David Mungoshi Shelling The Nuts
While blowing one’s own trumpet does not always endear people to their peers, the very act of doing so is offset by the assertion in the proverb that says, “Faint heart never won a fair lady.”
Looked at another way, what life teaches us is that very often you do have to think of yourself and even brag a little about the things that you can do. But humility is an imperative in all this.
It is seldom true that a man alone can make a difference. This is something that Ernest Hemingway in “To Have and Have Not” illustrates convincingly through Harry Morgan. Morgan lives a hard life and is so brutalised by it that he moans: No matter how, a man alone ain’t got no bloody chance.
We all need each other. I recently was reminded of this when a pet project of mine finally reached fruition all because friends and family came on board.
I had wanted for so long to claim my literary space as a poet in Zimbabwe, but until very recently, that dream seemed to elude me.
It seemed to me that a poetry anthology with my name was no more than just a chimera — a pipe dream that elderly men like myself, with nothing to do but doze in armchairs, may sometimes have.
But I suppose I learnt my lessons well in the days when as marble-eyed primary schoolchildren we chorused stanzas from “Persevere/Try Again”, the William Hickson poem:
‘Tis a lesson you should heed–
If at first you don’t succeed,
Then your courage should appear;
For if you will persevere,
You will conquer, never fear,
Once or twice though you should fail,
If you would at last prevail,
If we strive, ’tis no disgrace
Though we did not win the race–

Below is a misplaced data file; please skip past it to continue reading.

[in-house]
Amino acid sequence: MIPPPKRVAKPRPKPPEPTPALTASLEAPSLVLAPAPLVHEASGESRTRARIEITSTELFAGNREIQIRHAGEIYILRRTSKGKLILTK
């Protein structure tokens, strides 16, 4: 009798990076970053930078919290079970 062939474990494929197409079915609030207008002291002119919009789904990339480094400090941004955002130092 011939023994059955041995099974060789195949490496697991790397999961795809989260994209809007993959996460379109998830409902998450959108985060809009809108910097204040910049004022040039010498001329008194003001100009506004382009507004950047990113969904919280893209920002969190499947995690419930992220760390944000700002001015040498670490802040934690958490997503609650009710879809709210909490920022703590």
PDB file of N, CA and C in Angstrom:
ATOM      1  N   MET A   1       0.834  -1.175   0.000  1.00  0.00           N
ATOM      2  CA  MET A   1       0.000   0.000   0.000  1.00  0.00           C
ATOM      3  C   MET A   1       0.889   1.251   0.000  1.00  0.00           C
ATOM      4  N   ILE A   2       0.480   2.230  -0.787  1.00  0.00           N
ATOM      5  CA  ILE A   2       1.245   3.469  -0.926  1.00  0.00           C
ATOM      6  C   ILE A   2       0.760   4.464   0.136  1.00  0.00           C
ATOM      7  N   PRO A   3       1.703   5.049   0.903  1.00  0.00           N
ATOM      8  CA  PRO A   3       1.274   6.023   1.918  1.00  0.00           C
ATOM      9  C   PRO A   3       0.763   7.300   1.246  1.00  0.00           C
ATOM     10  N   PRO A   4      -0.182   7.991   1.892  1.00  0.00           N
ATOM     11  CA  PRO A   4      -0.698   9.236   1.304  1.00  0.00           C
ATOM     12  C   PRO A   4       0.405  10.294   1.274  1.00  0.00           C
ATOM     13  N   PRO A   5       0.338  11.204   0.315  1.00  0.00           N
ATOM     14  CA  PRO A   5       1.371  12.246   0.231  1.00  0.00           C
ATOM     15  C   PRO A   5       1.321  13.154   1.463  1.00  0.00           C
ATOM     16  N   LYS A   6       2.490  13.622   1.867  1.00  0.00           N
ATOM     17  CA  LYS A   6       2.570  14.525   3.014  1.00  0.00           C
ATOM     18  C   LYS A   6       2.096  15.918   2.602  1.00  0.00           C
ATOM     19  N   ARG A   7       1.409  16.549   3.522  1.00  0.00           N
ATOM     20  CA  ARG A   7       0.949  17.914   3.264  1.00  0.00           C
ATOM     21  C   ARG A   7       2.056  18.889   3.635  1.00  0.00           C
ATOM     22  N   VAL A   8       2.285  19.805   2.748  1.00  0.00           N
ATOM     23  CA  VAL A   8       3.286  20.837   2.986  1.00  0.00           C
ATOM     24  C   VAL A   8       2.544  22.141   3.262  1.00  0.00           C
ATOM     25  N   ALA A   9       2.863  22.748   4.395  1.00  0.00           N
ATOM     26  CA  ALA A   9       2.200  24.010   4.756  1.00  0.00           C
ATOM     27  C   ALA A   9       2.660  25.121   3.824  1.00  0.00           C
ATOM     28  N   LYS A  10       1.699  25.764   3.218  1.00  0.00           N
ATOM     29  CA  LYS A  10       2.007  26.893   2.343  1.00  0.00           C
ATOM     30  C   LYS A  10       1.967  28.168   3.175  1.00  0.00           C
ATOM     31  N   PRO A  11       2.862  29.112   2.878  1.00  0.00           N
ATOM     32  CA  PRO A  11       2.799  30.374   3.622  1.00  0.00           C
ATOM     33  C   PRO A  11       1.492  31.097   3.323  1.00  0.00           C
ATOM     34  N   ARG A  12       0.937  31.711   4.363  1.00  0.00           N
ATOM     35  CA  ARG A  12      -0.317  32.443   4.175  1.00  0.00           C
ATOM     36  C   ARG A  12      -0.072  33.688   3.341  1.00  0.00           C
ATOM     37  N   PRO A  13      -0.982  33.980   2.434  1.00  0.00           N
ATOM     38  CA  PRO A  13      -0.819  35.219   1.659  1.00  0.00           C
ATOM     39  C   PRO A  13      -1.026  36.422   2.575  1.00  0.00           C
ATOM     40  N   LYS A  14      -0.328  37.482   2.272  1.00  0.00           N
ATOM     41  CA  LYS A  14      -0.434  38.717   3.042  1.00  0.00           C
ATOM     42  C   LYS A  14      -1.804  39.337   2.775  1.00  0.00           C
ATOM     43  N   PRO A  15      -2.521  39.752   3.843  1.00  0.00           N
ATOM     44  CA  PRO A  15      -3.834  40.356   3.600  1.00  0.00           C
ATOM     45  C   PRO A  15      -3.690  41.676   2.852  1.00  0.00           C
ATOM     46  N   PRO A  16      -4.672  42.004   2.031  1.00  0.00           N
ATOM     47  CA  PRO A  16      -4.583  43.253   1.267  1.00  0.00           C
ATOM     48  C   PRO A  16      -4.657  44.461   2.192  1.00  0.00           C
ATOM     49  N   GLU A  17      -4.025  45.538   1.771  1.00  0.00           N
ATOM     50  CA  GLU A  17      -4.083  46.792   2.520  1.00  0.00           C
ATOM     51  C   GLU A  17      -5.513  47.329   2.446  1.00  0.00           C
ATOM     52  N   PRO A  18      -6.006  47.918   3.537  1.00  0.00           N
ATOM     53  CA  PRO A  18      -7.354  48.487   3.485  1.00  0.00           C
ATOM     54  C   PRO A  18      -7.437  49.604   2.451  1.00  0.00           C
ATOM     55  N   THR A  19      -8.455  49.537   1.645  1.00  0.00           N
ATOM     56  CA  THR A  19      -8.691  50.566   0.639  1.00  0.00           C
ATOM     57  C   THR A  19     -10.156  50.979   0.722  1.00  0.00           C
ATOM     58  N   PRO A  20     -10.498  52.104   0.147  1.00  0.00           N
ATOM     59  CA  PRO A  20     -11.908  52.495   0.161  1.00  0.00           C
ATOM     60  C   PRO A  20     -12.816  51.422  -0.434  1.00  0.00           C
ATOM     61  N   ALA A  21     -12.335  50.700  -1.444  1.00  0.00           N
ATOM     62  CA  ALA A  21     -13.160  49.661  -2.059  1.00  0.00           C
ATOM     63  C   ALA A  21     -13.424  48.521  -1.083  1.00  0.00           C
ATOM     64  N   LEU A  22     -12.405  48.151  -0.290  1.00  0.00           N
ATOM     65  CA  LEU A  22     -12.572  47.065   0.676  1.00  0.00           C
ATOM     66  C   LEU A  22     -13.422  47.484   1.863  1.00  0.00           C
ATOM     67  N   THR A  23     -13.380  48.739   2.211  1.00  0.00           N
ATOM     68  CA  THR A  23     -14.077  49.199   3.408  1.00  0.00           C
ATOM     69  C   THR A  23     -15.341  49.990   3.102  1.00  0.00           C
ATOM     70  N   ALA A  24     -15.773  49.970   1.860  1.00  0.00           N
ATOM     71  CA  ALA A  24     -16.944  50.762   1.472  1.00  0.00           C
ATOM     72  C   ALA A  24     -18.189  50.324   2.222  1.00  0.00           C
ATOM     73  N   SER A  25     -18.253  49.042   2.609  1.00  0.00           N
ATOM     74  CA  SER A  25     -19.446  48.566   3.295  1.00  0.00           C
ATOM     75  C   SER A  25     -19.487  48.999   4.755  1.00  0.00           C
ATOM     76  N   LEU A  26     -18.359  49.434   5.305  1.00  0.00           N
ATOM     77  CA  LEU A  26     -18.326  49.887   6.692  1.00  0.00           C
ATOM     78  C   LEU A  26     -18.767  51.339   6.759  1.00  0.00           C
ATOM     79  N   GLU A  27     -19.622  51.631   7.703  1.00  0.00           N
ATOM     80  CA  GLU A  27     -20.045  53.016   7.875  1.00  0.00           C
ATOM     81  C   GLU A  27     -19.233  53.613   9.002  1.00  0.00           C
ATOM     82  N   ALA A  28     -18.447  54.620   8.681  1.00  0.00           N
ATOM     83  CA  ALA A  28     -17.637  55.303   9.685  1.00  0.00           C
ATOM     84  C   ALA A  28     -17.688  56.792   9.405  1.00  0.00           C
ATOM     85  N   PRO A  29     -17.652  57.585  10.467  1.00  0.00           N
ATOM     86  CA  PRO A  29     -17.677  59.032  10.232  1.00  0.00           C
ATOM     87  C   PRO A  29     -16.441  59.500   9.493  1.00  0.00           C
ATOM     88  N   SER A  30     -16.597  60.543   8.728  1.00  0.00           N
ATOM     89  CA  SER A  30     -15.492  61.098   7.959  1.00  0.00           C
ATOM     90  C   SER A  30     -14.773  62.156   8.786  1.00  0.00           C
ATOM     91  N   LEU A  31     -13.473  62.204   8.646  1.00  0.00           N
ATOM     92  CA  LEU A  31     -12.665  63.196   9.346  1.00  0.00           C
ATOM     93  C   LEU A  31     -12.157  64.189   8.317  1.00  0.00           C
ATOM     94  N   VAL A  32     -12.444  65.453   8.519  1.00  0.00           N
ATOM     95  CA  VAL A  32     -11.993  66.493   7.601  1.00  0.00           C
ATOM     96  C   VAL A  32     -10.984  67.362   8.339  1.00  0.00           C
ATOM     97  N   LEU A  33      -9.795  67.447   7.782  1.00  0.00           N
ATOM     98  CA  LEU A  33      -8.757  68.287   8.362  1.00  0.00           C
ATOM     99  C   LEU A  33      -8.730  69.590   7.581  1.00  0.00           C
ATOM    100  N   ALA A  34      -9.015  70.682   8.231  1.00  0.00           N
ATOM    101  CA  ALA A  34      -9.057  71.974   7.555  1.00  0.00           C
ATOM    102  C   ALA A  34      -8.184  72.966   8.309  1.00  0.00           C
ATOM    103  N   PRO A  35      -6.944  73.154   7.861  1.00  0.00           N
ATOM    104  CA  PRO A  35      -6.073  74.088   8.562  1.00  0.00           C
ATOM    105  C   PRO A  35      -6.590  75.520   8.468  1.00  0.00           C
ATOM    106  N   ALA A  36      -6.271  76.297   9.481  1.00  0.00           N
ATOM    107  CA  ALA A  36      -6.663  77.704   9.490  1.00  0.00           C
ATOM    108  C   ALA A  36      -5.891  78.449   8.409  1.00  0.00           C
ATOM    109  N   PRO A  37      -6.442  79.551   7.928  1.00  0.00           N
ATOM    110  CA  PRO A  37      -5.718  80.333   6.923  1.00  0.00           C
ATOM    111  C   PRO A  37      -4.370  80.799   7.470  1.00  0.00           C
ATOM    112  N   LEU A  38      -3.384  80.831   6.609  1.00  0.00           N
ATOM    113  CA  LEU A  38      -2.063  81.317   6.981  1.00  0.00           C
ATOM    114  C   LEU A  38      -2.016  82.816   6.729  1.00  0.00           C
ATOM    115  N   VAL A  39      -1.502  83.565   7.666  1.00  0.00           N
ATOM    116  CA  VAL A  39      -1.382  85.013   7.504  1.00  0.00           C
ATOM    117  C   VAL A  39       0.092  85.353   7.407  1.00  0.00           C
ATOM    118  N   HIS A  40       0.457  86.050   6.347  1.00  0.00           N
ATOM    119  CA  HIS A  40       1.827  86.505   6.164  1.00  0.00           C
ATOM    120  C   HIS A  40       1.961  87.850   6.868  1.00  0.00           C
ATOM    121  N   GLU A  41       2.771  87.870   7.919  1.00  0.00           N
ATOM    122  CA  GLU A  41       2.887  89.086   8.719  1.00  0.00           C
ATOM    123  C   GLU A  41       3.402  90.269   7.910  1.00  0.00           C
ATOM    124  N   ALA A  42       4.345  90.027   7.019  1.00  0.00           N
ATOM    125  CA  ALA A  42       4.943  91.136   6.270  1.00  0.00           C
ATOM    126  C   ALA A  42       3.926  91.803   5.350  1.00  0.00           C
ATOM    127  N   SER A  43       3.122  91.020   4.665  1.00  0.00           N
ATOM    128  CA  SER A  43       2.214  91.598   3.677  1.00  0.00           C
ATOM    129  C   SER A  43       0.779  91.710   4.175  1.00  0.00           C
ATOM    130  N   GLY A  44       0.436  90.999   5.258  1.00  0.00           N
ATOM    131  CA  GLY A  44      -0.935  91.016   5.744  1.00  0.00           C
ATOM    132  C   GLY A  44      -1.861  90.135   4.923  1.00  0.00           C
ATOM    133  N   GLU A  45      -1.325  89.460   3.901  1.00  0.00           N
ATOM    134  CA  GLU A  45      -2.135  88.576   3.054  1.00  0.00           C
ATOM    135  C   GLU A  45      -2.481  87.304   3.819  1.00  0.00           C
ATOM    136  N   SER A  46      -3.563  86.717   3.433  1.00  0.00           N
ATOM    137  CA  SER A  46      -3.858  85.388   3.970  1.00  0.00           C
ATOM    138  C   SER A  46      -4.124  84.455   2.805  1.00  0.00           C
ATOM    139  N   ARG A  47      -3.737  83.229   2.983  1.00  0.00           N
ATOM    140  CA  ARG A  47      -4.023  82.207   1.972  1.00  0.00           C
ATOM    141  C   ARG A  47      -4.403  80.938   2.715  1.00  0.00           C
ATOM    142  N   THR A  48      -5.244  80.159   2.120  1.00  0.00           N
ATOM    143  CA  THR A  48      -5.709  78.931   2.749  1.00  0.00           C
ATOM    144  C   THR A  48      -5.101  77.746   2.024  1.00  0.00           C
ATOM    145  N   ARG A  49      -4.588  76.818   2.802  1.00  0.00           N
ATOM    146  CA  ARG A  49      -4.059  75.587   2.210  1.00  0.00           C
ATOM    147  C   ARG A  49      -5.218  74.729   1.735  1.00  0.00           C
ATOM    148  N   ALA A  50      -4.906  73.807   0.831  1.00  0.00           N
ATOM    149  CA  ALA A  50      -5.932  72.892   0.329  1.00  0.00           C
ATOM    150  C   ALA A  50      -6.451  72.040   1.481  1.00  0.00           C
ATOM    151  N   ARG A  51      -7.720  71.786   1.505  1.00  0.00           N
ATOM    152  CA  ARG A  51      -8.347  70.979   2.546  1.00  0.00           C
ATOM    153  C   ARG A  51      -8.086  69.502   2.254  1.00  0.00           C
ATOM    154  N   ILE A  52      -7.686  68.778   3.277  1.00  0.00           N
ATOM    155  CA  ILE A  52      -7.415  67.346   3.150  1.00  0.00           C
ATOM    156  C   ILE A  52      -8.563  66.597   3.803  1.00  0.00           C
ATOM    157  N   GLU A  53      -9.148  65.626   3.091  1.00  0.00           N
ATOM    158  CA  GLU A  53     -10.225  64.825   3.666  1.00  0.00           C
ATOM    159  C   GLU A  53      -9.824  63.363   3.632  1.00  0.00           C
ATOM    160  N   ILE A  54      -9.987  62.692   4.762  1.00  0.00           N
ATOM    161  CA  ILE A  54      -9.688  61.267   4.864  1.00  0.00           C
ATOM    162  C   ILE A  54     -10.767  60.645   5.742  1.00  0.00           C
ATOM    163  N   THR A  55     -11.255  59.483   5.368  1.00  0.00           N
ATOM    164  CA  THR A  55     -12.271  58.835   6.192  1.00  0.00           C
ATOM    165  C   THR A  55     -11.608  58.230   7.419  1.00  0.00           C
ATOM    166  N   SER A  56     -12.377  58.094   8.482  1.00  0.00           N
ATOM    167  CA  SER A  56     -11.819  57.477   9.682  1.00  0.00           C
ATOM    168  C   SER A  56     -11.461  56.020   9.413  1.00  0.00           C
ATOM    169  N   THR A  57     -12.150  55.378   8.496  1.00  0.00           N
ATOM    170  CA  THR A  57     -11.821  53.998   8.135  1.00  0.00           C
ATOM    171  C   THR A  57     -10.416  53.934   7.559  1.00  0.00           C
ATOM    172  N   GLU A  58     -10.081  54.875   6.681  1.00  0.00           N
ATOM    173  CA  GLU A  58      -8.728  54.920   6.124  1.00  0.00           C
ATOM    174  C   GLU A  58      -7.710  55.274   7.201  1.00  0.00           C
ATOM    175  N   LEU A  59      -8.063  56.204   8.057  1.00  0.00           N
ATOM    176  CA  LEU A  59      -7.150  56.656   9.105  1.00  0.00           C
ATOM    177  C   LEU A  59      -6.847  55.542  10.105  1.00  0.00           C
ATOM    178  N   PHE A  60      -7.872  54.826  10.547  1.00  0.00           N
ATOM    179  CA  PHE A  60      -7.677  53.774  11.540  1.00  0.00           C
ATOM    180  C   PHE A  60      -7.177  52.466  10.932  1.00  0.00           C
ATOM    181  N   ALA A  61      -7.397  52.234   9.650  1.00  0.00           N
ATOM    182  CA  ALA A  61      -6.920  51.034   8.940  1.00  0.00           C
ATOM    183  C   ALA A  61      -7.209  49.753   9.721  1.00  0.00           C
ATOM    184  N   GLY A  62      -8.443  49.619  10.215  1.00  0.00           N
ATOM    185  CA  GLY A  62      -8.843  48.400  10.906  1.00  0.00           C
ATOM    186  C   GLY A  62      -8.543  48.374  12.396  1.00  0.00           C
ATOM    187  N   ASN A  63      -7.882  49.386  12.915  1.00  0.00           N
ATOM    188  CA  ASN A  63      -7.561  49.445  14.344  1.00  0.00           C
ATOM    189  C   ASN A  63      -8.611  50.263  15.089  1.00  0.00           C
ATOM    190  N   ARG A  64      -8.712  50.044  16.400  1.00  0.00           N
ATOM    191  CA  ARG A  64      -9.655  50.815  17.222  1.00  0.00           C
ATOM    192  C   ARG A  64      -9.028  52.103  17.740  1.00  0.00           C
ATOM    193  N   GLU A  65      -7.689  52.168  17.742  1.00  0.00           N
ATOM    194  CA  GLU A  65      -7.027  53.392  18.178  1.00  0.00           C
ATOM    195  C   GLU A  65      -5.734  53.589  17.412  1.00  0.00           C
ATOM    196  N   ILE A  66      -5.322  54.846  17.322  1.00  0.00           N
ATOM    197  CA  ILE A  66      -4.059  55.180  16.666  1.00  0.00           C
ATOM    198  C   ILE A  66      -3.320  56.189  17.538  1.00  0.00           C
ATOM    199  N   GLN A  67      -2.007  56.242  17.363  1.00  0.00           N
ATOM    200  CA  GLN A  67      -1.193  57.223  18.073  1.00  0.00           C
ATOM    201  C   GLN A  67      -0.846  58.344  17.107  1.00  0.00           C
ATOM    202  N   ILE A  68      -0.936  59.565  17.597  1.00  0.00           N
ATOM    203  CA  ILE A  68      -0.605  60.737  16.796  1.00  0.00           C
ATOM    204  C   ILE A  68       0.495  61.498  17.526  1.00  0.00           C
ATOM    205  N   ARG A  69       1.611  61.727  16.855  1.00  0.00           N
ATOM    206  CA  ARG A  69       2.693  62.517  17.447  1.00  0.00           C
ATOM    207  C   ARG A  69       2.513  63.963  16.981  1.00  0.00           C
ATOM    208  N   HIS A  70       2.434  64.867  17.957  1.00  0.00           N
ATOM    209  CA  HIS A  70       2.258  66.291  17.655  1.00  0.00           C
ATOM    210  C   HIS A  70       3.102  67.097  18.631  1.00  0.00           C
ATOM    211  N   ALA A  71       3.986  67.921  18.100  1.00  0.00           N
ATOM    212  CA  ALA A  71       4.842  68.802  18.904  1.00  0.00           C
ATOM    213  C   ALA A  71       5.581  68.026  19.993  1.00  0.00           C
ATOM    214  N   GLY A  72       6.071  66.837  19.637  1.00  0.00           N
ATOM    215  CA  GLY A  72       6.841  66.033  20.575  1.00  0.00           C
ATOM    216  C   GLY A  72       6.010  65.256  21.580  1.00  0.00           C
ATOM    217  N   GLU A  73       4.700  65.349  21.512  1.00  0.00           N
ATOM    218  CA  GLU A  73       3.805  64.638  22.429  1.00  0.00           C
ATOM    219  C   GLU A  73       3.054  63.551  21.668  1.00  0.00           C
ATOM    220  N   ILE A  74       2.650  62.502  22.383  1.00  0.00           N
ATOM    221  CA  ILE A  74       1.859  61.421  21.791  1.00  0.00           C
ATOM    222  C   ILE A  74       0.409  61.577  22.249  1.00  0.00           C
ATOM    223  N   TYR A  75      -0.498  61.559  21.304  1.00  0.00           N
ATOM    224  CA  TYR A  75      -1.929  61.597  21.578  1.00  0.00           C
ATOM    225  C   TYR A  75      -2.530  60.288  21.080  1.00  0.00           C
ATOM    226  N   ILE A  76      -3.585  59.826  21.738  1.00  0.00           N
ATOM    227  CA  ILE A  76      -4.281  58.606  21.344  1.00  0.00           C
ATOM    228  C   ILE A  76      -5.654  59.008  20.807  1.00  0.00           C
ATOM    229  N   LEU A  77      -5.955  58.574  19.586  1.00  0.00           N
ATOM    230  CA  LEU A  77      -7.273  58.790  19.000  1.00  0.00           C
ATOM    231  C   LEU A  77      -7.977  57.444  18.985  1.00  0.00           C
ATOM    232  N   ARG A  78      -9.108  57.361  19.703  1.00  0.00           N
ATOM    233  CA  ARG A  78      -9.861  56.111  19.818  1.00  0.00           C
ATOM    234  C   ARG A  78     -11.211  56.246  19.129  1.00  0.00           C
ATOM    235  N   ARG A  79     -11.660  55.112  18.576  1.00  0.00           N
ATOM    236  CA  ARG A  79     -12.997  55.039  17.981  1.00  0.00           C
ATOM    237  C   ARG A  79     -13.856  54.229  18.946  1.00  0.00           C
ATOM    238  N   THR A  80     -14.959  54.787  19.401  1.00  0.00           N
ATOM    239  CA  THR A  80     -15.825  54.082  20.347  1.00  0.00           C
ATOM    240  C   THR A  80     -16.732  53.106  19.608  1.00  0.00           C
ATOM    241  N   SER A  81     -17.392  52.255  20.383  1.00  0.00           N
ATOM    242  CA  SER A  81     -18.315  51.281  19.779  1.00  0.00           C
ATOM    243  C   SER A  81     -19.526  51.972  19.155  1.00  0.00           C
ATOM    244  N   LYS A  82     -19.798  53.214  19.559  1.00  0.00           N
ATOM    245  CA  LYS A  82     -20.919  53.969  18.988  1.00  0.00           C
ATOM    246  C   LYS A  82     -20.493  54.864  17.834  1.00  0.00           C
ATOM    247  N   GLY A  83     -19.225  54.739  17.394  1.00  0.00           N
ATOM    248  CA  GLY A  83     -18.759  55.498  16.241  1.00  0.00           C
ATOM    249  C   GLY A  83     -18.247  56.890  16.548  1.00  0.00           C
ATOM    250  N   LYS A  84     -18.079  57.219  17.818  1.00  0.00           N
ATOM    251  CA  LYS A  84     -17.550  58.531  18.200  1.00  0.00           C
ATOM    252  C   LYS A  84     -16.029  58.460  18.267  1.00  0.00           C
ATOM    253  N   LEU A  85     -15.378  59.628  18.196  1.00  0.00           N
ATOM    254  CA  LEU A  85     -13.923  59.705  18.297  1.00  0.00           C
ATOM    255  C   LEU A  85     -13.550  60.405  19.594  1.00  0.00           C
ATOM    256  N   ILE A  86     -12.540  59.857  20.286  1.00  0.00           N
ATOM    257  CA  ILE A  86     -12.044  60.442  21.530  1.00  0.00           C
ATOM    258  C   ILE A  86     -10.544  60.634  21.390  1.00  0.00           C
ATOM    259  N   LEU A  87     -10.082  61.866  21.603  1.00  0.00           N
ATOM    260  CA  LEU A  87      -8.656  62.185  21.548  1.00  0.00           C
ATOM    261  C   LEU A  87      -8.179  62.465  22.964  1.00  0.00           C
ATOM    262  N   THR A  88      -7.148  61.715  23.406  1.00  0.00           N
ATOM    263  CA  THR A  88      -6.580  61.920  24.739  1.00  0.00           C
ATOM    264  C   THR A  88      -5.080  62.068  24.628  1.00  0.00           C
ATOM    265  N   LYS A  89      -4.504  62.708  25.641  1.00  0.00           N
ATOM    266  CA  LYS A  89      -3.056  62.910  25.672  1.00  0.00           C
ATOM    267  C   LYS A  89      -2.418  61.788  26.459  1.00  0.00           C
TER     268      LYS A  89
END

What should you do in that case?
If you find your task is hard.
Time will bring you your reward,
All that other folk can do,
Why with patience should not you?
Only keep this rule in view,
True to Hickson’s advice in the proverb, “If at first you don’t succeed, try again”, I kept working on my poetry over the years until now I can say I have succeeded.
Contrary to what puritan bigots like Oliver Cromwell and his ilk during the Commonwealth of England that was set up after the beheading of the English King, Charles 1, poets do have room in society.
Cromwell must have been reading Plato’s “Republic”. In his book Plato describes poets as a nuisance and that there is no room for them in the ideal republic. For Cromwell, fiction was a sin, as was poetry.
Yet the world owes so much to poets, nevertheless! Many pithy and memorable proverbs in the English language have their origins in works of poetry: True love never grows old; familiarity breeds contempt and so on.
I first came into contact with poetry through a teacher who made us recite mournfully the words, “Fair daffodils/We weep to see you/Haste away so soon . . .”